The World’s most urgent need is…not Climate Change!

Twitter is mainly enraged at what appears to be a banner outside of a church building in Glasgow. It reads:

The World’s most urgent need is churches preaching Christ crucified not climate change

To be fair, some opponents have agreed with the exact statement, if not the sentiment. The world really does not need climate change!

If the banner is meant to enrage the masses, it’s a spectacular piece of trolling which is having the desired effect. But if you’re enraged by this message, don’t be, it’s probably not for you! I doubt that the church in question believe that President Biden is going to pass in his motorcade and ask the driver to pull over while he contemplates the possibility that his policies are flawed.

Instead, the banner is probably a comment on the poor state of the UK church. But again, I doubt they expect it to encourage errant christians and churches to return to a more conservative fold.

Most likely this communication is a form of virtue signalling, admittedly a charge more often made against liberals. The banner sends a clear message, to supporters, that they are standing fast in the face of the misguided woke church and climate alarmists.

And part of me gets it. I have been concerned about the environment for many years. But I am getting a little sick of churches trying to be ‘relevant’. It’s hard to get through a month without being told you need to dedicate the following Sunday to an issue, charity or campaign. And environmentalism constitutes the motherload for activist Christians.

For Christians, preaching Christ crucified is vital. So, instead of trying to argue the importance of mitigating climate change, I want to take the banner at face value.

The reason I wanted to respond is because the banner deals with preaching, one of the main topics of this blog. Sharing the Good News about the life, death and resurrection of Jesus Christ, is a core activity for the Church. Many associated churches will take this statement as affirmation that they are on the right track. We preach Christ crucified at every service. But the question is, who is listening?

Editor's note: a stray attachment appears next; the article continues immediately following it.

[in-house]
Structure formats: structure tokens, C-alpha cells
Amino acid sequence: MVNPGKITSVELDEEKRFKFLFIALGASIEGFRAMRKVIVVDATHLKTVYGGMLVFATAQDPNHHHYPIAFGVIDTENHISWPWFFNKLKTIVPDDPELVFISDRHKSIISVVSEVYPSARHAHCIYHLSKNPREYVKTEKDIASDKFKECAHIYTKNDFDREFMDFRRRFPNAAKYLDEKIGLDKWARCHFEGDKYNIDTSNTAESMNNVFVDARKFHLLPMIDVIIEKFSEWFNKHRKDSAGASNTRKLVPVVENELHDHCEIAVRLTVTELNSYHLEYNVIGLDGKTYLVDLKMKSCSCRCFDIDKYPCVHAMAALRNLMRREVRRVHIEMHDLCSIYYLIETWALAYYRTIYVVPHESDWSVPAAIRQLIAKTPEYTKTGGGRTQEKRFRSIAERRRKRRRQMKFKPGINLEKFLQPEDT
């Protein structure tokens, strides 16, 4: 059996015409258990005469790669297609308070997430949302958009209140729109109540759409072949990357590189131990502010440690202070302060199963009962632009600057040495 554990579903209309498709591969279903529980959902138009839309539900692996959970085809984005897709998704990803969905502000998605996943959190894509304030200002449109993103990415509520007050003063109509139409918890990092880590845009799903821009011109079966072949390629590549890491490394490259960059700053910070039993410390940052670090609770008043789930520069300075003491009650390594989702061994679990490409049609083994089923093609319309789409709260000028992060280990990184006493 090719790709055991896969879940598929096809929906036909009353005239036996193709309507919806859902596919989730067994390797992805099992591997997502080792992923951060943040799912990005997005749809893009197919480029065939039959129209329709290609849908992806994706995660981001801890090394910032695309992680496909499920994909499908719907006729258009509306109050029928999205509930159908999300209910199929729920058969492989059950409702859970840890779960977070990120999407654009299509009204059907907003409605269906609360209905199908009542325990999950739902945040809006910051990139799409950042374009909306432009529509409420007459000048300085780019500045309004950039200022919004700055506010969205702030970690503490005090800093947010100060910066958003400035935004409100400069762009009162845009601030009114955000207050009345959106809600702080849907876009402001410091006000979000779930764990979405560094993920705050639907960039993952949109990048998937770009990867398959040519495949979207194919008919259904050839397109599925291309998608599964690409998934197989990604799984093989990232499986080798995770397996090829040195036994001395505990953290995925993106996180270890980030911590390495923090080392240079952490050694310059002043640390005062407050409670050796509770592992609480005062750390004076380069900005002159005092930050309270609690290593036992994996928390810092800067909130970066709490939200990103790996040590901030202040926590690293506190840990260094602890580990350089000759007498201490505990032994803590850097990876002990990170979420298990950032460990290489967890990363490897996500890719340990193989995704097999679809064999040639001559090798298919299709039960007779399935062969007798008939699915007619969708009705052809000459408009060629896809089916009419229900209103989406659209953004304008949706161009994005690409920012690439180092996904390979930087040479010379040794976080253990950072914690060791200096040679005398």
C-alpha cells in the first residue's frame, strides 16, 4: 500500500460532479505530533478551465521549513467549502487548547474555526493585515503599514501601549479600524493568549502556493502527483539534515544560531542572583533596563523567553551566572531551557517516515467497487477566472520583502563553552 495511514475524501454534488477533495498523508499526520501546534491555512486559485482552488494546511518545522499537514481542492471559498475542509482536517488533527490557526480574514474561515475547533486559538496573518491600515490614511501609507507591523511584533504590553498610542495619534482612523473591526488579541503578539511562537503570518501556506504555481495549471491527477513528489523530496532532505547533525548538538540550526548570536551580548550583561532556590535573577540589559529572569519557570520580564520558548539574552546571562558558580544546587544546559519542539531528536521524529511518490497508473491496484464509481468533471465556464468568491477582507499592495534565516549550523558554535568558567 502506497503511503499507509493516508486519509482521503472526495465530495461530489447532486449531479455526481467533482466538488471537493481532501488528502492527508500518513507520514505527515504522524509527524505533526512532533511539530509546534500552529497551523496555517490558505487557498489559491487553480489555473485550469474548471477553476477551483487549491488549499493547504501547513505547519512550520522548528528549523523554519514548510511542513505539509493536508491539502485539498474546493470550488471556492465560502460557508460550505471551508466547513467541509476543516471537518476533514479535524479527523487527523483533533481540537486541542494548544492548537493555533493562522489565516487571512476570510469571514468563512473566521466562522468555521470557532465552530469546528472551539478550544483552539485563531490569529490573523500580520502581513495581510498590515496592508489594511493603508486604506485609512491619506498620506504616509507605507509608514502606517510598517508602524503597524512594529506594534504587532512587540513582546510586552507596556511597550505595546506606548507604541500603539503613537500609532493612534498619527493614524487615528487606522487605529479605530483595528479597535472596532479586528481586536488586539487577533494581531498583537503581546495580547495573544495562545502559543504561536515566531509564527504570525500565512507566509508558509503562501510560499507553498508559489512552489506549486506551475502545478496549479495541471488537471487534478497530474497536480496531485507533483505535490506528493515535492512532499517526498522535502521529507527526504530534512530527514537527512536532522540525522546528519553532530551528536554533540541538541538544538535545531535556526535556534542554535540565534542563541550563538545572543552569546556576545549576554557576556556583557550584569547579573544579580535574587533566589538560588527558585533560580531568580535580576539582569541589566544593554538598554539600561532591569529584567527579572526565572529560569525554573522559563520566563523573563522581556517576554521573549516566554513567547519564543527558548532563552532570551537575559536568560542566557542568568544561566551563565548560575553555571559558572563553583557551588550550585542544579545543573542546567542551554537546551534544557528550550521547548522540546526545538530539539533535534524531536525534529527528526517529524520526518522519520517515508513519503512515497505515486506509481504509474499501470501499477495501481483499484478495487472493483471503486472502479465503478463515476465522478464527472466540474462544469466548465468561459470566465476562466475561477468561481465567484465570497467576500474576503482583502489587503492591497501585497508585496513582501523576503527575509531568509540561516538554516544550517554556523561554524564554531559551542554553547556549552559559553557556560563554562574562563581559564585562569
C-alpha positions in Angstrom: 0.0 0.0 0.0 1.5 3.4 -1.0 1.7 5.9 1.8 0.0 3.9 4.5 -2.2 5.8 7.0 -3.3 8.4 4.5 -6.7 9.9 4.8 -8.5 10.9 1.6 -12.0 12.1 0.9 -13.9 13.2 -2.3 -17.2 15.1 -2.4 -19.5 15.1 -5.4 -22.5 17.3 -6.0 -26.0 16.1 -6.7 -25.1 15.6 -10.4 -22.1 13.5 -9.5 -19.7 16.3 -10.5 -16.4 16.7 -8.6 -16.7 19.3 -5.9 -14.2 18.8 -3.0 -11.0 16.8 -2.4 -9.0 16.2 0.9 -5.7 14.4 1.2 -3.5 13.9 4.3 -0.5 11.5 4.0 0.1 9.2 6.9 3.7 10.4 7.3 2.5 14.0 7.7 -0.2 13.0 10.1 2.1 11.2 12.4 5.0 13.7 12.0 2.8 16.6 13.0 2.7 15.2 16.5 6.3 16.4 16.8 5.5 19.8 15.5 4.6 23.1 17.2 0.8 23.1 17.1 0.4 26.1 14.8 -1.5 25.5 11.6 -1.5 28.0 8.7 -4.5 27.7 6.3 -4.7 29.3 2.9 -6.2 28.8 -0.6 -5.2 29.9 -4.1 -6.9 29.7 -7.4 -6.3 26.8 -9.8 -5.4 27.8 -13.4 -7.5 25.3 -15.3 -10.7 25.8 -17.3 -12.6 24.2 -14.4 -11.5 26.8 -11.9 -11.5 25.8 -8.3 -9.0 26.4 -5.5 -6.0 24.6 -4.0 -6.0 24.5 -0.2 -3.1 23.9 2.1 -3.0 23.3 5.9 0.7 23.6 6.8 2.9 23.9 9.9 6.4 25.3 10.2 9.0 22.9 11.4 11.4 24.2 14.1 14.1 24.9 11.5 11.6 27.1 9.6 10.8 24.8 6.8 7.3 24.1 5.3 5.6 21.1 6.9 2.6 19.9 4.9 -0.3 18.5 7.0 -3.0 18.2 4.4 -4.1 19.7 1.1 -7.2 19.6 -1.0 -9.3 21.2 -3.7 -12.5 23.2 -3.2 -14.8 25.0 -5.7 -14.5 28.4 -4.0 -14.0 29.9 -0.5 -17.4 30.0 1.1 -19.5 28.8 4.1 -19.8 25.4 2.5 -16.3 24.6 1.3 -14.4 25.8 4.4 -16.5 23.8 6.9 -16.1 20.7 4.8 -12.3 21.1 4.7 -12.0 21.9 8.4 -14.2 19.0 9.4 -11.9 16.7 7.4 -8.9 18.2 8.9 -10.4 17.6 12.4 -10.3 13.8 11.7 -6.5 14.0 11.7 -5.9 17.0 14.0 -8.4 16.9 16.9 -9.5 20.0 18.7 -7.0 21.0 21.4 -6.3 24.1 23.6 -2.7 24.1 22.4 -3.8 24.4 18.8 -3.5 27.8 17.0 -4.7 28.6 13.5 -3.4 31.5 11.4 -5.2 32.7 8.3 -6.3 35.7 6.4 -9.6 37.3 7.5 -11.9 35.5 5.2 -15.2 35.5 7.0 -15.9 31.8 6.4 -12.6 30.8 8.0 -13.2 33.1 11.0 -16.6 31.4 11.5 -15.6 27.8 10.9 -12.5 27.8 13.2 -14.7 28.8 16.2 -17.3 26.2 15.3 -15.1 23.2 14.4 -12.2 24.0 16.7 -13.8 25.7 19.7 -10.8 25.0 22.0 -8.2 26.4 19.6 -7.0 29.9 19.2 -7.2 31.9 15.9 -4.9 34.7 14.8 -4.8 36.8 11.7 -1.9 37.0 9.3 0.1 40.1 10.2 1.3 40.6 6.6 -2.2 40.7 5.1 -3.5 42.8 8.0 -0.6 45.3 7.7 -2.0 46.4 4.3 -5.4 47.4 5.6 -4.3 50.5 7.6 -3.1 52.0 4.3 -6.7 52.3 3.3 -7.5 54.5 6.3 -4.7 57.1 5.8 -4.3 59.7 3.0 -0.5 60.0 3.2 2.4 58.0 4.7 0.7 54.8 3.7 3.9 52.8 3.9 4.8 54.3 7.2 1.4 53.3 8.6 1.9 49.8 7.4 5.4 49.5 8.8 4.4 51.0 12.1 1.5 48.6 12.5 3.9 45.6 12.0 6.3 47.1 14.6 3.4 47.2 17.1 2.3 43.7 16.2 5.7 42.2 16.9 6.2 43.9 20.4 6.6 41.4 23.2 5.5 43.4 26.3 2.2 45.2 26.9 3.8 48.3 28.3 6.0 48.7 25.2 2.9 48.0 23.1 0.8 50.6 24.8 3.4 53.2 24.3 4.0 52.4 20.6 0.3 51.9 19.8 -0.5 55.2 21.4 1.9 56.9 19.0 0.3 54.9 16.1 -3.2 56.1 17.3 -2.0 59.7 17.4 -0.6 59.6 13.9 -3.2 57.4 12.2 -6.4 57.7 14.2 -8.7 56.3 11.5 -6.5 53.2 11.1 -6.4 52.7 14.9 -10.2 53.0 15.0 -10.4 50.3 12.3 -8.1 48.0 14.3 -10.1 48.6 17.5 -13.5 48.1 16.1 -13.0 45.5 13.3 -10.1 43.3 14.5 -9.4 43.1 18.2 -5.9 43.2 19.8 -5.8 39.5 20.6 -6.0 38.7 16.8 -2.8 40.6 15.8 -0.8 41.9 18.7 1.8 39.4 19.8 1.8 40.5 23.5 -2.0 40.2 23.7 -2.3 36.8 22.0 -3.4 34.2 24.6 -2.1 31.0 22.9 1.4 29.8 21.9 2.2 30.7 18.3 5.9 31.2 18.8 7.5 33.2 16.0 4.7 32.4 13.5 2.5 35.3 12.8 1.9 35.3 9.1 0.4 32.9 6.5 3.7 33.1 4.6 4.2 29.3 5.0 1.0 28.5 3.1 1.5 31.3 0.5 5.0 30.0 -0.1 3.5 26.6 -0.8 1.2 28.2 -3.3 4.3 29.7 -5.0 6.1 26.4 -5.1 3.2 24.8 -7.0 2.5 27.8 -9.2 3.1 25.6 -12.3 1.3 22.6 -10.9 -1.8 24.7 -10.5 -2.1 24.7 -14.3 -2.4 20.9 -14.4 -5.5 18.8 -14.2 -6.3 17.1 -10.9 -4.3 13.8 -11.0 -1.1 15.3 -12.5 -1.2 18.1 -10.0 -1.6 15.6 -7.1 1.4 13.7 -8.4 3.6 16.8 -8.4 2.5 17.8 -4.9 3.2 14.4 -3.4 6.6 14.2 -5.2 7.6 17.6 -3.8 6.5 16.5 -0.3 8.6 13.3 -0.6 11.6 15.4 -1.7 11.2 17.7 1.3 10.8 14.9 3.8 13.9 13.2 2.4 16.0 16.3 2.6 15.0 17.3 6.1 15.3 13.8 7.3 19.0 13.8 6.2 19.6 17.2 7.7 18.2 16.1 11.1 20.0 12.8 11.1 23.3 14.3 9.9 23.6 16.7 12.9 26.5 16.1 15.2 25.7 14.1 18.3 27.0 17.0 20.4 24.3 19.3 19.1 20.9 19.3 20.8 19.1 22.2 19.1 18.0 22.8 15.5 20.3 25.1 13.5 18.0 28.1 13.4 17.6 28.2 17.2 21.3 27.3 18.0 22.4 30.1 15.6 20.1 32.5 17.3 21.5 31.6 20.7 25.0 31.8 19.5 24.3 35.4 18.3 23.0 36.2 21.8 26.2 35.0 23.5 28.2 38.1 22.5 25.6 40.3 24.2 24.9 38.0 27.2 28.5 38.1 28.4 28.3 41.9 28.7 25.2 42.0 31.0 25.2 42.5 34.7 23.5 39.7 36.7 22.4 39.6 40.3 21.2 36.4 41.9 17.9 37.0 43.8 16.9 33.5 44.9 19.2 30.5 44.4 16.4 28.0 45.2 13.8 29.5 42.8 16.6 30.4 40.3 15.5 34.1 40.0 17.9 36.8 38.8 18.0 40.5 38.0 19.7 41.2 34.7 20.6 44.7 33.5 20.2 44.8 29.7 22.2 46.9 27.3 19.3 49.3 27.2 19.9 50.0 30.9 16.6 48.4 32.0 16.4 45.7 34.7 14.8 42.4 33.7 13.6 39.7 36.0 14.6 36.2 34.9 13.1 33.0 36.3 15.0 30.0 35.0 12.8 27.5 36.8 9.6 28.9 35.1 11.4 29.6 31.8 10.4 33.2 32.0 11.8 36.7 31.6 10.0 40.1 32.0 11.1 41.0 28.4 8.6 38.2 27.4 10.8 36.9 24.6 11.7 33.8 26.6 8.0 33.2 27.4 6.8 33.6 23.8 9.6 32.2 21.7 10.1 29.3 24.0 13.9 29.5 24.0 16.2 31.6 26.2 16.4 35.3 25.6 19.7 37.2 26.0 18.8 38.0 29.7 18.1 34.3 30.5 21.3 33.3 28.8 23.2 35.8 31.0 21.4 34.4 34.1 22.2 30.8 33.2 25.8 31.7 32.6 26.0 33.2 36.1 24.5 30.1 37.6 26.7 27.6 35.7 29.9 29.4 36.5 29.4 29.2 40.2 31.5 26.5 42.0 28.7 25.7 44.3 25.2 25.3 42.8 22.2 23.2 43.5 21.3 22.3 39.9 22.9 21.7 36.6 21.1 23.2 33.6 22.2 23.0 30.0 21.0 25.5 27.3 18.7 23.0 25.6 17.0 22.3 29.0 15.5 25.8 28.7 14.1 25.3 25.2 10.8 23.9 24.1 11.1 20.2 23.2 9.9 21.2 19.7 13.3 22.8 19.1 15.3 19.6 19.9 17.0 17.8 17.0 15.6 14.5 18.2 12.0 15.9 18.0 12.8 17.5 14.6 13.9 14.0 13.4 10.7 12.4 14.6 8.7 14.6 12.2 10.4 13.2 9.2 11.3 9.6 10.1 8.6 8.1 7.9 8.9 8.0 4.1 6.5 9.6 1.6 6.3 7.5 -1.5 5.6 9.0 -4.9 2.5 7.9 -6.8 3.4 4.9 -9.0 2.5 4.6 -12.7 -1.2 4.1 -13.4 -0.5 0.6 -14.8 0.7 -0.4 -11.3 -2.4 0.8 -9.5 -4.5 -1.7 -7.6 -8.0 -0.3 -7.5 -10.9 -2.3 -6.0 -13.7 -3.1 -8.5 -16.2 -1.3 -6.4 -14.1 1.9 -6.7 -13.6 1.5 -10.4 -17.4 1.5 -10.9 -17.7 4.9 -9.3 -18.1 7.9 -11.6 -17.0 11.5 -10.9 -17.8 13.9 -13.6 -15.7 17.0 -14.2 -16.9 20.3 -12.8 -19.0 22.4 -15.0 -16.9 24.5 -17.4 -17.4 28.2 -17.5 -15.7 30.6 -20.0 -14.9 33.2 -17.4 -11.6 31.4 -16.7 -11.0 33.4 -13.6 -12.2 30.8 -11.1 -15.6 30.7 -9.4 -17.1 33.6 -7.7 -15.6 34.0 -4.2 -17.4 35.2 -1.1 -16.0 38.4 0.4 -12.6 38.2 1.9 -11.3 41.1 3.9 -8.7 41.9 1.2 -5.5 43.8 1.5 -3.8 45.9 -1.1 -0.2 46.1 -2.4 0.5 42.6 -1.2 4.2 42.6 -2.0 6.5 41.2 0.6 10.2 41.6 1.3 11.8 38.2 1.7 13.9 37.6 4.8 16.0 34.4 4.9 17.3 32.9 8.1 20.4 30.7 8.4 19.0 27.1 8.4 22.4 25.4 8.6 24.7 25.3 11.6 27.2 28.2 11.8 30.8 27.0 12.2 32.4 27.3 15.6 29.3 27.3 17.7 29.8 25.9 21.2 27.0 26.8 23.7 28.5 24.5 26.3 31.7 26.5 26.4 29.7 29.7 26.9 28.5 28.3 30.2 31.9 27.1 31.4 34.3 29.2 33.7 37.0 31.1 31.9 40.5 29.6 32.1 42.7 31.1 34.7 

Many of us speak mainly to Christians each week. Sunday services are no longer the ‘shop window’ for sharing the Gospel, they are mainly the opportunity for teaching Christians God’s word. Care for God’s world is a Biblical imperative. In fact as Graeme McMeekin recently reminded us, God so loved the world* that he gave his only Son. God’s love for his world is central to the Good News! That’s why all creation is waiting in anticipation of Christ’s return; the world seeks redemption. Therefore, to meaningfully preach Christ crucified to disciples requires us to speak about climate change. And I’m sure the church in question do just that.

But if it’s true that most of us predominantly speak to Christians in our services. How well are we communicating with those who are not part of our churches? How are we engaging outside of our eco chamber (excuse the pun)? And what impact might our external communication have on those outside the Church? This is where the banner becomes interesting. As internal dialogue it is effective.

But will it really encourage unbelievers to take the Gospel seriously? It’s possible some will understand the banner to be promoting the importance of Christ over everything else. But how many will read it as confirmation that Christians don’t care about the planet? How many will see it as underlining that Christians don’t care about matters close to their heart.

The intention of the banner may not be trolling or virtue signalling. Perhaps they are simply trying to remind people of the greatness of Jesus Christ and his Gospel. That may be the intent, but the particular delivery may actually dissuade people from listening the very message the banner seeks to promote.


* I’m indebted to a colleague for the caution that John is talking about ‘humanity’ when he writes ‘world’. It’s probably wishful thinking on my part that the use of cosmos instead of anthropoi might hint at something bigger than just human beings. If I have engaged in eisegesis on this point, I trust it doesn’t detract from all the other biblical evidence for God’s love for all creation.

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